Intel V8 Eight-Core Platform Preview

Two quad-core Intel Xeon X5365 processors running at 3.0GHz, Intel Workstation Board S5000XVN mainboard on i5000X chipset – can a system like that win enthusiasts’ hearts? Intel believes it surely can, positioning this platform as a direct competitor of the upcoming AMD Quad FX reincarnation – FASN8. Read our extensive preview to find out the details!

by Ilya Gavrichenkov
05/18/2007 | 06:57 PM

Multi-core paradigm has become one of realities of our life. The users had a chance to enjoy the advantages of CPUs with two computational cores and as a result the sales of these processors keep growing day by day. At the same time, it is absolutely clear that we haven’t yet hit the apogee of the core multiplication process. Quad-core CPUs start pushing their way into the market and at this time they are positioned for higher priced systems for computer enthusiasts. The ever growing interest to platforms optimized for multi-threaded performance inspired CPU manufacturers to introduce high-performance dual-socket computer systems featuring two multi-core processors inside.


AMD Company probed the path in this direction with their Quad FX platform built with two dual-core Athlon 64 FX processors. The launch of this platform was primarily stimulated by AMD’s desire to respond to quad-processor solutions from their competitor, because technological difficulties wouldn’t let AMD release their own solutions featuring four processor dies in a single package at that time. However, our tests revealed that at this time AMD Quad FX platform yields a lot to Intel quad-core processors, such as Core 2 Quad and Core 2 Extreme, from all standpoints, including the performance. Although despite this fact AMD managed to impress its fans with the prospects for future evolution of their Quad FX platform. Company representatives promised that dual-socket desktop platform would continue evolving after the prospective quad-core processors on K10 micro-architecture come out. It means that Quad FX platform will eventually allow building systems with the total of eight processor cores in them.

Of course, Intel couldn’t leave this initiative unattended. The micro-processor giant strengthening its positions day by day after the launch of Core micro-architecture, couldn’t disregard the competitor’s ability to introduce a desktop platform with two quad-core processors in it. The “refreshed” Quad FX platform will be known as FASN8 and will feature Agena FX codenamed CPU. And even though it is scheduled to launch only in Q3, Intel began pushing its alternative solution in January already. The first demonstration of the concept system equipped with two quad-core processors on Core micro-architecture was performed at CES 2007, where it was codenamed V8. These days Intel has already mastered mass production of all components for this platform and of course, we couldn’t help getting our hands on them right away.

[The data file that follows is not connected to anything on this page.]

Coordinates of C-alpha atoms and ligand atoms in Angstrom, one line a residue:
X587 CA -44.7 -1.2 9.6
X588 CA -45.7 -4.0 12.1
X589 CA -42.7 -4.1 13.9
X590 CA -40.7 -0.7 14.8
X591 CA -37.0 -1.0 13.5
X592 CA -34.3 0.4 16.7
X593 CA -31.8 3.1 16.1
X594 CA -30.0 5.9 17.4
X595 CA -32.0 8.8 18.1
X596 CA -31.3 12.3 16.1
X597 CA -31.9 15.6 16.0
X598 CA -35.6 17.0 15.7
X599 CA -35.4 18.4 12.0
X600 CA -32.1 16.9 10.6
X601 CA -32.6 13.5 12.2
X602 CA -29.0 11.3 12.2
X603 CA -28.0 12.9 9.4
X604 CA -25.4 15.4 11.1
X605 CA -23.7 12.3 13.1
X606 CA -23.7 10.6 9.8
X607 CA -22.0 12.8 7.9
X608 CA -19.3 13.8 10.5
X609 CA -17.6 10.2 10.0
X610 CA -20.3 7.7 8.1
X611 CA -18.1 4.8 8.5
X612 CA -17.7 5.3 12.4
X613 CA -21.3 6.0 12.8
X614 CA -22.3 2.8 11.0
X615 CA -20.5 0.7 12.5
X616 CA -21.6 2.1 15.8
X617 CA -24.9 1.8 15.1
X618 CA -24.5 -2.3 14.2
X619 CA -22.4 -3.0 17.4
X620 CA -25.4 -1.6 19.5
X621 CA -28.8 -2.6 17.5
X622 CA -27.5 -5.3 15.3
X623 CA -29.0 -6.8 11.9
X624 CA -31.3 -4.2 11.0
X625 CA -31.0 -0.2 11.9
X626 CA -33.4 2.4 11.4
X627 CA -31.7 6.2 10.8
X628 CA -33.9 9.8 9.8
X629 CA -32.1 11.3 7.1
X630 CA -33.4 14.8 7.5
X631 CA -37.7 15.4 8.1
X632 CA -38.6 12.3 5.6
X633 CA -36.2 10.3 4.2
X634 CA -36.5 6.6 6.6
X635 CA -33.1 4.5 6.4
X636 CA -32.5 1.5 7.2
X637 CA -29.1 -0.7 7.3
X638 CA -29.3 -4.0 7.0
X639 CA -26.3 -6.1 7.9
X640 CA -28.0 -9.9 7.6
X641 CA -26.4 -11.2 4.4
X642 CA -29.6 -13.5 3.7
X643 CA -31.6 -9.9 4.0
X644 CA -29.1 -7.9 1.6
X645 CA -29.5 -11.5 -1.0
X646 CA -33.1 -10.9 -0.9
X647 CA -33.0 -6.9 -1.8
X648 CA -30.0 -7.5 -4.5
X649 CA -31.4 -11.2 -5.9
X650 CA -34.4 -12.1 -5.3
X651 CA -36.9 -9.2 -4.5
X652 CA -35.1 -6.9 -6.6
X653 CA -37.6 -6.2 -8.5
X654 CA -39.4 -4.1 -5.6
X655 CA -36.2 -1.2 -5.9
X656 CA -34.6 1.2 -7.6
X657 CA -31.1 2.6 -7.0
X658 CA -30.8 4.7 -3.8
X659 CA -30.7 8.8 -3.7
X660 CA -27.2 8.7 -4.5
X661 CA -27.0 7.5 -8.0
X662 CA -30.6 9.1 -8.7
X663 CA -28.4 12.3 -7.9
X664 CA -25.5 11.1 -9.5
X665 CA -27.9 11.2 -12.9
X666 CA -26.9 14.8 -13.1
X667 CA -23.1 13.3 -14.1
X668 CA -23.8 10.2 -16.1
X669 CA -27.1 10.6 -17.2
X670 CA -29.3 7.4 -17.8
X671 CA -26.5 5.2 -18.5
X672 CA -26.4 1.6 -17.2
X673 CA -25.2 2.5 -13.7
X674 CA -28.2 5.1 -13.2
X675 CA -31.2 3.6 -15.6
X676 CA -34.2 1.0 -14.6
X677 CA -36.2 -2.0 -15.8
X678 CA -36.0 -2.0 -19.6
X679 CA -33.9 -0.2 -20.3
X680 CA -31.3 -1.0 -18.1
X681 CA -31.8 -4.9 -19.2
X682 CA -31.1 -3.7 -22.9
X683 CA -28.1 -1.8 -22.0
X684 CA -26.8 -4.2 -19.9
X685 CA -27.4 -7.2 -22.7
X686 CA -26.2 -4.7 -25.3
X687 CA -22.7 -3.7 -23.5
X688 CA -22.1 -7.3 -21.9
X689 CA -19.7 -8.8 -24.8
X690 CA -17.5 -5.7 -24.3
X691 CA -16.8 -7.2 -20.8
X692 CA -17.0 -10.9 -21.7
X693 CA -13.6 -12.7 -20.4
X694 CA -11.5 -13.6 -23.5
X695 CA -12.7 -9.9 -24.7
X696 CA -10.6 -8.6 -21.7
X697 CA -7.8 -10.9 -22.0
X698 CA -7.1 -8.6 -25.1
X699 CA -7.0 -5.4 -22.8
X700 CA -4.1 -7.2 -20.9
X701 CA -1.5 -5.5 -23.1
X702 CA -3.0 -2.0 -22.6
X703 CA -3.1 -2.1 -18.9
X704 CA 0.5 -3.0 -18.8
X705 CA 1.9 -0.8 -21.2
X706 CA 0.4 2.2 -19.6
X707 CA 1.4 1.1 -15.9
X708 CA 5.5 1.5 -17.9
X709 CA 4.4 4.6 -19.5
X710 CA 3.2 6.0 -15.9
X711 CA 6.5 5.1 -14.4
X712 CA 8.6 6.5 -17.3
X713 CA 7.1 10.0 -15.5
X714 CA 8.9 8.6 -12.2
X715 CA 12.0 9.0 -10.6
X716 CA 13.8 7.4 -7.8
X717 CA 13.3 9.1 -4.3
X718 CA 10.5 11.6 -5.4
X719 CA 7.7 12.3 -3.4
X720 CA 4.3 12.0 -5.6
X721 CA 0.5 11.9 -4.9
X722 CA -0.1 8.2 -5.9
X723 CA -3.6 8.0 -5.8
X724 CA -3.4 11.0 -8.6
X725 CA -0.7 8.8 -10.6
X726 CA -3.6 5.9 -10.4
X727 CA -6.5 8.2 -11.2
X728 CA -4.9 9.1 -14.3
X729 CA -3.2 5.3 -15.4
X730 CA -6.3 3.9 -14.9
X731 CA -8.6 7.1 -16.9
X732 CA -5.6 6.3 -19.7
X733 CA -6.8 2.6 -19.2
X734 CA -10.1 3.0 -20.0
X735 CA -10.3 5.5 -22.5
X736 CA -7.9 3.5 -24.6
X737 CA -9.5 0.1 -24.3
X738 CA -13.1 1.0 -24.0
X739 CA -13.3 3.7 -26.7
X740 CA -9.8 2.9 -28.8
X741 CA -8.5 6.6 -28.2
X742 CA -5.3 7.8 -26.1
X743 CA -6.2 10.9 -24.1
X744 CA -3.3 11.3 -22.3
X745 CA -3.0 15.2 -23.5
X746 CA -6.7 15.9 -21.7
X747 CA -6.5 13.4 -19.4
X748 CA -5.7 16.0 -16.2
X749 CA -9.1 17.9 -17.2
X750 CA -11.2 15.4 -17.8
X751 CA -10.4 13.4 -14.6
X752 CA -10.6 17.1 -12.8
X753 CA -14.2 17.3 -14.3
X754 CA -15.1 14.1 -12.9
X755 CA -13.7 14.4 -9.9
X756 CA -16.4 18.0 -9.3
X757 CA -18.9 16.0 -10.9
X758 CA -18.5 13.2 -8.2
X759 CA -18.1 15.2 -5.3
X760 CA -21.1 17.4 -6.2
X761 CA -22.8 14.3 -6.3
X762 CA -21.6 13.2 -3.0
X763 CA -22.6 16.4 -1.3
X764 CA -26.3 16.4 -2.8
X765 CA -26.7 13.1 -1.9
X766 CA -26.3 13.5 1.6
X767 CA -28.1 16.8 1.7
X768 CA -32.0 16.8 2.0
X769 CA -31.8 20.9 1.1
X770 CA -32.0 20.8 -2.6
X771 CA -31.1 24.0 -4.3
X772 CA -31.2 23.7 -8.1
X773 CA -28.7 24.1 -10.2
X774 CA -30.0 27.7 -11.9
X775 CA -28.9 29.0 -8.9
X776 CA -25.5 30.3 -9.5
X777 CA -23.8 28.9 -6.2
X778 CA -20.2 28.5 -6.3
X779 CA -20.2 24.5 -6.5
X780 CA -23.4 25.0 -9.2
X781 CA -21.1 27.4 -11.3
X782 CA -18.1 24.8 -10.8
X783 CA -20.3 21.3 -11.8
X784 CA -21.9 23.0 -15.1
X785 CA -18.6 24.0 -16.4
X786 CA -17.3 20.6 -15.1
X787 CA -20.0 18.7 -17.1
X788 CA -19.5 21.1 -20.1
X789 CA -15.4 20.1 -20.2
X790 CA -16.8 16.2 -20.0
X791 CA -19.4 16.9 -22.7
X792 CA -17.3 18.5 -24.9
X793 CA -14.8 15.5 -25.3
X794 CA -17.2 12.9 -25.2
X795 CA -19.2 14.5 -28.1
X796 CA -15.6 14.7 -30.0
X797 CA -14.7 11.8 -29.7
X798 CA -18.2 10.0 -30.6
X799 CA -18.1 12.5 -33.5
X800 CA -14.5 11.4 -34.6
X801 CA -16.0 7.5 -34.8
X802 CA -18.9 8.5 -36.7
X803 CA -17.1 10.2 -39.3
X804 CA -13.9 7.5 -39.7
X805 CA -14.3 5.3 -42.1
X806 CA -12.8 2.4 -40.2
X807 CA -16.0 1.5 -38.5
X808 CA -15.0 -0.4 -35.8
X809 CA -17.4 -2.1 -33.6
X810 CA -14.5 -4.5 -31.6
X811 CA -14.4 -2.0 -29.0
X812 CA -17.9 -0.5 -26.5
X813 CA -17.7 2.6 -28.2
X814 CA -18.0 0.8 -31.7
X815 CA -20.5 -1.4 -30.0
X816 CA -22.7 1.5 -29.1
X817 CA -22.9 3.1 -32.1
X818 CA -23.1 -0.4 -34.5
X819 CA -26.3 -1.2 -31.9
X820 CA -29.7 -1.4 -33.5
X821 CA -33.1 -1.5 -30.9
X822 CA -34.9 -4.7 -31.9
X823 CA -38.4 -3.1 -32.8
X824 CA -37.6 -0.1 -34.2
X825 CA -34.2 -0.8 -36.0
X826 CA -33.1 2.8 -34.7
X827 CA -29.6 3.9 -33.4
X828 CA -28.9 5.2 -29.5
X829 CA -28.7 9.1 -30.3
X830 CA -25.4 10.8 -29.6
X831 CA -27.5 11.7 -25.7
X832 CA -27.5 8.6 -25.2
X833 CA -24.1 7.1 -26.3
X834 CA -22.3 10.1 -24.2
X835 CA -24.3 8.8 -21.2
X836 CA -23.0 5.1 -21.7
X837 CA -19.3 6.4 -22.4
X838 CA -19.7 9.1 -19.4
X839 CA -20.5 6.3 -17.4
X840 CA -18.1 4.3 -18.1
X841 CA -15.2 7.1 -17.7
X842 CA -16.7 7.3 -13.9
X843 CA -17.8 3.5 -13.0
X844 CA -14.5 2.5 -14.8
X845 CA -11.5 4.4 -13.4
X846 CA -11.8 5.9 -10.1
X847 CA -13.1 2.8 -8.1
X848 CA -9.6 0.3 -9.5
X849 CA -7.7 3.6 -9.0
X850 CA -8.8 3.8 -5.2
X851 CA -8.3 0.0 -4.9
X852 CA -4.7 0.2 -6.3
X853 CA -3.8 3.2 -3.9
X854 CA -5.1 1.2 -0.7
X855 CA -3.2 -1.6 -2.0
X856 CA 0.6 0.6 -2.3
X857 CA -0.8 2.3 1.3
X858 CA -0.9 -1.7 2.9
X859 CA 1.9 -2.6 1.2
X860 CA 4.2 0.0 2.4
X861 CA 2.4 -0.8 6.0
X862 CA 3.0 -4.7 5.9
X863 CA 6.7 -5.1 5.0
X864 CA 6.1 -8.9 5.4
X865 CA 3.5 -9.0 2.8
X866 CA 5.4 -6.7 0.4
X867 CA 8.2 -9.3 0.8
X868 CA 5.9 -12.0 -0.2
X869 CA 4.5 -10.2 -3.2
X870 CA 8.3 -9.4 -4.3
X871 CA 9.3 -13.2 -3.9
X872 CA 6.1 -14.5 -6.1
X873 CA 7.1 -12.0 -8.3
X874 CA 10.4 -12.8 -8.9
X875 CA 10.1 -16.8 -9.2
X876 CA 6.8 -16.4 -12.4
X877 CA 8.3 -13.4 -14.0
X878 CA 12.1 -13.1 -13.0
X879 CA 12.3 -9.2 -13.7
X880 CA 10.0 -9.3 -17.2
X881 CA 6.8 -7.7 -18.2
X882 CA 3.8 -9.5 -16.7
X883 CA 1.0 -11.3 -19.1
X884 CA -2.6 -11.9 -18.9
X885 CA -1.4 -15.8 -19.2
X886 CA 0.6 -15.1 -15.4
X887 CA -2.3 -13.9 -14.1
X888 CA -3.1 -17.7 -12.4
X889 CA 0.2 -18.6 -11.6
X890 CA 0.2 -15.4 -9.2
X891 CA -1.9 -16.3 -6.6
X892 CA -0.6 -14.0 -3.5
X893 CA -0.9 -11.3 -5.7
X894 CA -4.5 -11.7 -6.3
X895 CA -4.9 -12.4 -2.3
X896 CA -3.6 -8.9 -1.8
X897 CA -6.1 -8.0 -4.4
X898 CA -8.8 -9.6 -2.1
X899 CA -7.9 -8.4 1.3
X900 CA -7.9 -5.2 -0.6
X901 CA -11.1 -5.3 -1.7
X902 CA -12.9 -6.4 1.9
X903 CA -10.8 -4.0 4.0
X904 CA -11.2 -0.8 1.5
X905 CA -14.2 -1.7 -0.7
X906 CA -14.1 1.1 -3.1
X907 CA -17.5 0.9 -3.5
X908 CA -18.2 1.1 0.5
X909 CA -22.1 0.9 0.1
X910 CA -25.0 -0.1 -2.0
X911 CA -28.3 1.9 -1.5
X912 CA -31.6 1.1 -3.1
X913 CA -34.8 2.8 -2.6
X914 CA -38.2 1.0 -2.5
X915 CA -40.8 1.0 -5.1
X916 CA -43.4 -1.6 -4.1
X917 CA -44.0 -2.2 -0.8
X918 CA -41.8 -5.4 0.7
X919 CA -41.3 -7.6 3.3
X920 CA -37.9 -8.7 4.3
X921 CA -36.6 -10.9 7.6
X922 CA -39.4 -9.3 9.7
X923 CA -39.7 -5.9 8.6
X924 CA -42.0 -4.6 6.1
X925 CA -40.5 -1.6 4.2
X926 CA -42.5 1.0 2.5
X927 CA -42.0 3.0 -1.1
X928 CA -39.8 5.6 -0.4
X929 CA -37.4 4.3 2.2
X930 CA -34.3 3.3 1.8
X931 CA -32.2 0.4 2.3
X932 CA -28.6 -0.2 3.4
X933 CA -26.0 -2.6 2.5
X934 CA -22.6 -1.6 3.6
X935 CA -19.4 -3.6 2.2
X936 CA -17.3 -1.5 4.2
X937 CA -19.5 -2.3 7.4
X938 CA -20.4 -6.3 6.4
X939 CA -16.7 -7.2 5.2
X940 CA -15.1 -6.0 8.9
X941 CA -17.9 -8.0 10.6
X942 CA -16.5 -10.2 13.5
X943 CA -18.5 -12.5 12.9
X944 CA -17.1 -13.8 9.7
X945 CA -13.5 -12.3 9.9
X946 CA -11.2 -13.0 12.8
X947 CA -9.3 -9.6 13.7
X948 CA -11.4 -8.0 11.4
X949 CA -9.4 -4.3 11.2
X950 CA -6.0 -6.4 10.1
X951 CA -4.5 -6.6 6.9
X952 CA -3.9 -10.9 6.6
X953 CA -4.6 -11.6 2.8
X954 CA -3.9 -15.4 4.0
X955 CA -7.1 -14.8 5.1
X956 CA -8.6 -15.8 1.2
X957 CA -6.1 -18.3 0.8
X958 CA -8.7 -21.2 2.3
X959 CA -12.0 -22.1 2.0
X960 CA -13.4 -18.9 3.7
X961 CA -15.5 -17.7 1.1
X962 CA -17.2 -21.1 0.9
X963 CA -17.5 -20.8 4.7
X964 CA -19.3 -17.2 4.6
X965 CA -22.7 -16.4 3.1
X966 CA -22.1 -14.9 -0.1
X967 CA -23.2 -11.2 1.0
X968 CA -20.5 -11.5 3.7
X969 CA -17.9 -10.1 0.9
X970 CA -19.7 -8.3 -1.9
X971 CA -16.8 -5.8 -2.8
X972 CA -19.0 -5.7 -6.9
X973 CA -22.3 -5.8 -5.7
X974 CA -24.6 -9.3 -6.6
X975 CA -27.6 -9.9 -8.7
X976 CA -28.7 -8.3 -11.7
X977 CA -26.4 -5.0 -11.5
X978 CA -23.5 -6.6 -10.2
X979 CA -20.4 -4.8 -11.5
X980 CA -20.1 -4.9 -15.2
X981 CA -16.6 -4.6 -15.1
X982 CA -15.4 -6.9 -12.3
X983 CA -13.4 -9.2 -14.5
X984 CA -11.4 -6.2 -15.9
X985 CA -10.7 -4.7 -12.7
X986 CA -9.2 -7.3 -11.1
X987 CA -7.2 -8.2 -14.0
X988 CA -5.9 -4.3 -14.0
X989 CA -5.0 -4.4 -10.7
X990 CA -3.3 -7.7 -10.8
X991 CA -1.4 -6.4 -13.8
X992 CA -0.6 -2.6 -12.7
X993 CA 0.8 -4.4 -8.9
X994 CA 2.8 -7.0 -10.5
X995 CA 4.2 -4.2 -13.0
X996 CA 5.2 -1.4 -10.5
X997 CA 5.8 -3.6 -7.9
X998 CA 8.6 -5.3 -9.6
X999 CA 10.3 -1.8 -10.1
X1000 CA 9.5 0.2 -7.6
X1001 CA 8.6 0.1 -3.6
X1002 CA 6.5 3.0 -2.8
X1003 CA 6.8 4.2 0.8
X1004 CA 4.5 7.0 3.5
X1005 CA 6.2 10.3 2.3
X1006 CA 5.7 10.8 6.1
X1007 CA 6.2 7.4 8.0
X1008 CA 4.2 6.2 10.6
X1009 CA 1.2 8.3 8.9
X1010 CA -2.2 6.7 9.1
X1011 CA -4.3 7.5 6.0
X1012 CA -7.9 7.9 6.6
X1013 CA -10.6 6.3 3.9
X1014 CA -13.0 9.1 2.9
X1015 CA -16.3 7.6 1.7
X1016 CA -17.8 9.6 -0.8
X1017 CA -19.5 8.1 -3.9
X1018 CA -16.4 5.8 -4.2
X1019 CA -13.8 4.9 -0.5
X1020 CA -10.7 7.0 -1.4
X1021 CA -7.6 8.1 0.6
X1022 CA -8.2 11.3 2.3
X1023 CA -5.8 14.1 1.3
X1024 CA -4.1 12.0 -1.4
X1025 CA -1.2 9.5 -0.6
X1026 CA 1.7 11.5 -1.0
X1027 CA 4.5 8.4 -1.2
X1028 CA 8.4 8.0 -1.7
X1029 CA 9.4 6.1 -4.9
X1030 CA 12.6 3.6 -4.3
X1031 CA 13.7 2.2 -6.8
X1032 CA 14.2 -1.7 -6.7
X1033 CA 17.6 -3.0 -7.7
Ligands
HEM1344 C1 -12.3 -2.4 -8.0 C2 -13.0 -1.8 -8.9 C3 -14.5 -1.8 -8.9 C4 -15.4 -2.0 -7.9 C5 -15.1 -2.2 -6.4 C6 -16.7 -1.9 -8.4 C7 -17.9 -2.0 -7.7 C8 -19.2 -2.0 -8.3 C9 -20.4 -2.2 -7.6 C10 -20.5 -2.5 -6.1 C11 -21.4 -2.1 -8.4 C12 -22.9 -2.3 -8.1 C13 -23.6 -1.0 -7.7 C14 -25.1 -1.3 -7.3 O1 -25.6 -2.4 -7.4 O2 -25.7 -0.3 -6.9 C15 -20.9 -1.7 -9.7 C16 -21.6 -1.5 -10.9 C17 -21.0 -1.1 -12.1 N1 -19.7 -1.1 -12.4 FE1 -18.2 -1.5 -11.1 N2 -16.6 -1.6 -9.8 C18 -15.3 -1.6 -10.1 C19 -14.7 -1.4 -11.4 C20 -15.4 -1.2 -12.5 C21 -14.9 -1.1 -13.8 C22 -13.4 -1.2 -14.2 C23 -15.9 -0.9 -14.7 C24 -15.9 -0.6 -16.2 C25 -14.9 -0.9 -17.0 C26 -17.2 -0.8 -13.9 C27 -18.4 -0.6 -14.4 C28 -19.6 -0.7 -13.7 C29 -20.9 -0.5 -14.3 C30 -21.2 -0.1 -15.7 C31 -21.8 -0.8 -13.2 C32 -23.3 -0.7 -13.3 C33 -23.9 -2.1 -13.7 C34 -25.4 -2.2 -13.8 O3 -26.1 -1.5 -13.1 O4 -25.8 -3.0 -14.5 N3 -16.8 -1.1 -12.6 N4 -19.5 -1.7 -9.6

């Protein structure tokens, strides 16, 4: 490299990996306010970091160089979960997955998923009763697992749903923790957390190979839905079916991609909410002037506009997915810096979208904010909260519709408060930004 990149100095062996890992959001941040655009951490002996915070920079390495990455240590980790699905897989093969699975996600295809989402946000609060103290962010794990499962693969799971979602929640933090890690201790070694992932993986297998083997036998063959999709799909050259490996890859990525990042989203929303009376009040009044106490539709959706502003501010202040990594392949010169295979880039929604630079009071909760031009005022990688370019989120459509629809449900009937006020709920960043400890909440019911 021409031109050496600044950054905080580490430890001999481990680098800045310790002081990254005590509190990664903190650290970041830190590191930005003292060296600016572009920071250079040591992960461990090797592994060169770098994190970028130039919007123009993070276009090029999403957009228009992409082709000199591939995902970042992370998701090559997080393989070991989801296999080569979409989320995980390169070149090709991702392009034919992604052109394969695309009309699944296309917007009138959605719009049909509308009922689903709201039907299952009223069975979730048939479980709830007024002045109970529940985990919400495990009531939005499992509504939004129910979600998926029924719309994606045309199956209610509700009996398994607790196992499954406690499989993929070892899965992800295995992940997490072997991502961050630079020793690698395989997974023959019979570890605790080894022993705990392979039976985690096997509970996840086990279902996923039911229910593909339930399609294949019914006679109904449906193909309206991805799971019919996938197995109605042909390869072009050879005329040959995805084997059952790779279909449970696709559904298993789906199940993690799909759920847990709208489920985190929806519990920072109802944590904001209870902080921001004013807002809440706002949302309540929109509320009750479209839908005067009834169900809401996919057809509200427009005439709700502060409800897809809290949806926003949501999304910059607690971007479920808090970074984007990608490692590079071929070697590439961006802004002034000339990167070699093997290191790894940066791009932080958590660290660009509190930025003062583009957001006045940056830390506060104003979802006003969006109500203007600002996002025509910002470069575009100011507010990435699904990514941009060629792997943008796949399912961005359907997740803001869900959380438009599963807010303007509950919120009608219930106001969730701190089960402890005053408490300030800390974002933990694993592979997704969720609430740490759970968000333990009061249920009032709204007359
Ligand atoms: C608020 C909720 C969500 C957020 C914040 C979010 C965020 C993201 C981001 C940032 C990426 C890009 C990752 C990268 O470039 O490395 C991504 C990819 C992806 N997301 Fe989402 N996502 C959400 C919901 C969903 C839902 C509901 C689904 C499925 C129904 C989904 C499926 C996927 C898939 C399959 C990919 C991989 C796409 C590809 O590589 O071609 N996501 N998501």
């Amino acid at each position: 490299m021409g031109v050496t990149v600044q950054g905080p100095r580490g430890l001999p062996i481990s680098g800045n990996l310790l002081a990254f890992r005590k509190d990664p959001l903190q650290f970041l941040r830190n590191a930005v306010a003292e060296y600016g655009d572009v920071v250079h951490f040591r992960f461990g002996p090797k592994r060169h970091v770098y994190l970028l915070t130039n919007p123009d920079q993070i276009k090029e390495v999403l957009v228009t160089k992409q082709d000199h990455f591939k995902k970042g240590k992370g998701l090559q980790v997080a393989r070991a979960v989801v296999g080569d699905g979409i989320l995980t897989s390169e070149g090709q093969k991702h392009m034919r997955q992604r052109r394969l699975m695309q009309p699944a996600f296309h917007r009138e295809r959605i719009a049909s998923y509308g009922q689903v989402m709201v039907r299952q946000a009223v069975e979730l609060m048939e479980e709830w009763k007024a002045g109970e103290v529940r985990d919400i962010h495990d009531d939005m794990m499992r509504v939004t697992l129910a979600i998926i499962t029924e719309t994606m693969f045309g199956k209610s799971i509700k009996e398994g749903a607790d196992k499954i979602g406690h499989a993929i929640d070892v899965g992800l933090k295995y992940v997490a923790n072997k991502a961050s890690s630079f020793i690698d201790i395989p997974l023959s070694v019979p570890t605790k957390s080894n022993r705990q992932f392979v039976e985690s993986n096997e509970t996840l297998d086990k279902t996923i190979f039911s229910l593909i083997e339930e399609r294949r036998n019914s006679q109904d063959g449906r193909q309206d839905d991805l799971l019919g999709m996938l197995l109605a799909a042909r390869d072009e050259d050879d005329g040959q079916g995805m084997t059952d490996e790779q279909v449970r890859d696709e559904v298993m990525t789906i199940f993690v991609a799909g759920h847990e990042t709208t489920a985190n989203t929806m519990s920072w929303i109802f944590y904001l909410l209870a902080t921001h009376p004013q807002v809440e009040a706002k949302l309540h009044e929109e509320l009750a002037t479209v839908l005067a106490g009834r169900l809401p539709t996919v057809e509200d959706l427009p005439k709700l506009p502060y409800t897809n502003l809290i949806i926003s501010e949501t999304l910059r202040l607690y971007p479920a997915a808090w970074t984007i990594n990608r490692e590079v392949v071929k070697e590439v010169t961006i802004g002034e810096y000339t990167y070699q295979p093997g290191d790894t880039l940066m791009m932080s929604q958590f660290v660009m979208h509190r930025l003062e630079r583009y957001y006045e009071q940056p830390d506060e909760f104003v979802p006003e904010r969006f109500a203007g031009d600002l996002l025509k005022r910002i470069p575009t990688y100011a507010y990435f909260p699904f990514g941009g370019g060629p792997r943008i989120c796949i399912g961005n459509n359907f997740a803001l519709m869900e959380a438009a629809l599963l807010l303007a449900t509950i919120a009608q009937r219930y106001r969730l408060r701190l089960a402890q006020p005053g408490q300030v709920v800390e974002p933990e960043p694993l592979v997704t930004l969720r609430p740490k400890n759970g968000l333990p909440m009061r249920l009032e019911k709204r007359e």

Today we are going to discuss the first desktop Intel V8 system that the manufacturer positions as an eight-core desktop PC for media content creation.

Closer Look at Intel V8

As you may remember, AMD developed special processors for their Quad FX platform and also had core logic and mainboard developers introduce their special solutions for this platform. Unlike AMD, Intel took another much simpler route. V8 platform physically is none other but a traditional workstation based on quad-core Xeon Clowertown processors installed into a mainboard on i5000X Greencreek chipset. From this standpoint, Intel’s solution is not too innovative. Apple has long been offering systems built using the same principles, which are known as Mac Pro. By the way, a new solution using a pair of high-speed quad-core processors on Core micro-architecture has recently appeared in Mac Pro product line.